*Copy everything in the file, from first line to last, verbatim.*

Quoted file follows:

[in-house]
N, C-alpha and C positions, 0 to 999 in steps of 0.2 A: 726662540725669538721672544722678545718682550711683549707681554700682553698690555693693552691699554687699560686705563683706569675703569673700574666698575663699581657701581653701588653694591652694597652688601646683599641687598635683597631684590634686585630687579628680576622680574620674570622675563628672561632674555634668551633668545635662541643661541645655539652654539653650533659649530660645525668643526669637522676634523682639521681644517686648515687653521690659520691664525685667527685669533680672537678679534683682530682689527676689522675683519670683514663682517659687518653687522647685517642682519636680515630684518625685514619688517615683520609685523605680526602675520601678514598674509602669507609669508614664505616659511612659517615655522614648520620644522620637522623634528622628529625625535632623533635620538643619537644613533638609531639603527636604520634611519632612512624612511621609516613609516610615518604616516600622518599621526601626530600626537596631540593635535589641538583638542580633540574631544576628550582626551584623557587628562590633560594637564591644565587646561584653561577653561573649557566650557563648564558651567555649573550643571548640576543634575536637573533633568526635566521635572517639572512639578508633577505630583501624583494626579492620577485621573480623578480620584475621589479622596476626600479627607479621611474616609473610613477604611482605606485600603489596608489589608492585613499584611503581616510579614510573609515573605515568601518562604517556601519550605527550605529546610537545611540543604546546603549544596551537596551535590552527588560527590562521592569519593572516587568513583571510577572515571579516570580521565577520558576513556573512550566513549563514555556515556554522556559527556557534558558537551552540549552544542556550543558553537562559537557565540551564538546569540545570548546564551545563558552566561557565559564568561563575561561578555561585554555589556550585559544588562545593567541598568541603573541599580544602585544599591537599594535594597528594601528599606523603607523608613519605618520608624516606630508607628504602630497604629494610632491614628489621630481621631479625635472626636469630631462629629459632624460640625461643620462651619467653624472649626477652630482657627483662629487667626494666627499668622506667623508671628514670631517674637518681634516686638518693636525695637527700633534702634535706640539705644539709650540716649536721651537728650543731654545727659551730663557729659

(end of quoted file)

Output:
[in-house]
N, C-alpha and C positions, 0 to 999 in steps of 0.2 A: 726662540725669538721672544722678545718682550711683549707681554700682553698690555693693552691699554687699560686705563683706569675703569673700574666698575663699581657701581653701588653694591652694597652688601646683599641687598635683597631684590634686585630687579628680576622680574620674570622675563628672561632674555634668551633668545635662541643661541645655539652654539653650533659649530660645525668643526669637522676634523682639521681644517686648515687653521690659520691664525685667527685669533680672537678679534683682530682689527676689522675683519670683514663682517659687518653687522647685517642682519636680515630684518625685514619688517615683520609685523605680526602675520601678514598674509602669507609669508614664505616659511612659517615655522614648520620644522620637522623634528622628529625625535632623533635620538643619537644613533638609531639603527636604520634611519632612512624612511621609516613609516610615518604616516600622518599621526601626530600626537596631540593635535589641538583638542580633540574631544576628550582626551584623557587628562590633560594637564591644565587646561584653561577653561573649557566650557563648564558651567555649573550643571548640576543634575536637573533633568526635566521635572517639572512639578508633577505630583501624583494626579492620577485621573480623578480620584475621589479622596476626600479627607479621611474616609473610613477604611482605606485600603489596608489589608492585613499584611503581616510579614510573609515573605515568601518562604517556601519550605527550605529546610537545611540543604546546603549544596551537596551535590552527588560527590562521592569519593572516587568513583571510577572515571579516570580521565577520558576513556573512550566513549563514555556515556554522556559527556557534558558537551552540549552544542556550543558553537562559537557565540551564538546569540545570548546564551545563558552566561557565559564568561563575561561578555561585554555589556550585559544588562545593567541598568541603573541599580544602585544599591537599594535594597528594601528599606523603607523608613519605618520608624516606630508607628504602630497604629494610632491614628489621630481621631479625635472626636469630631462629629459632624460640625461643620462651619467653624472649626477652630482657627483662629487667626494666627499668622506667623508671628514670631517674637518681634516686638518693636525695637527700633534702634535706640539705644539709650540716649536721651537728650543731654545727659551730663557729659